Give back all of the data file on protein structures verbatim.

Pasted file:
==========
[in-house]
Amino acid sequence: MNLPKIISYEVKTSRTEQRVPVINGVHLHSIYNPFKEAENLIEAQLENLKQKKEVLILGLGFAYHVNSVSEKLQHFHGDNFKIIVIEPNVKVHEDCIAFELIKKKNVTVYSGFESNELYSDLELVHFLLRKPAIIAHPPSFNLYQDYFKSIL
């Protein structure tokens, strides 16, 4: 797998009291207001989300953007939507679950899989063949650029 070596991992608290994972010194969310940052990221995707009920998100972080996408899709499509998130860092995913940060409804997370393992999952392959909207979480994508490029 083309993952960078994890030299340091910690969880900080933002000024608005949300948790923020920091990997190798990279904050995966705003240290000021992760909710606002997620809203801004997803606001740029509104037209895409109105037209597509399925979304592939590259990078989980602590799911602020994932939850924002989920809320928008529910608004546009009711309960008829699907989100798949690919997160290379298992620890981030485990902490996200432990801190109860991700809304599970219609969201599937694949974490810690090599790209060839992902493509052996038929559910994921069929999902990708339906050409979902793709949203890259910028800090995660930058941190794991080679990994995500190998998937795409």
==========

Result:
[in-house]
Amino acid sequence: MNLPKIISYEVKTSRTEQRVPVINGVHLHSIYNPFKEAENLIEAQLENLKQKKEVLILGLGFAYHVNSVSEKLQHFHGDNFKIIVIEPNVKVHEDCIAFELIKKKNVTVYSGFESNELYSDLELVHFLLRKPAIIAHPPSFNLYQDYFKSIL
């Protein structure tokens, strides 16, 4: 797998009291207001989300953007939507679950899989063949650029 070596991992608290994972010194969310940052990221995707009920998100972080996408899709499509998130860092995913940060409804997370393992999952392959909207979480994508490029 083309993952960078994890030299340091910690969880900080933002000024608005949300948790923020920091990997190798990279904050995966705003240290000021992760909710606002997620809203801004997803606001740029509104037209895409109105037209597509399925979304592939590259990078989980602590799911602020994932939850924002989920809320928008529910608004546009009711309960008829699907989100798949690919997160290379298992620890981030485990902490996200432990801190109860991700809304599970219609969201599937694949974490810690090599790209060839992902493509052996038929559910994921069929999902990708339906050409979902793709949203890259910028800090995660930058941190794991080679990994995500190998998937795409």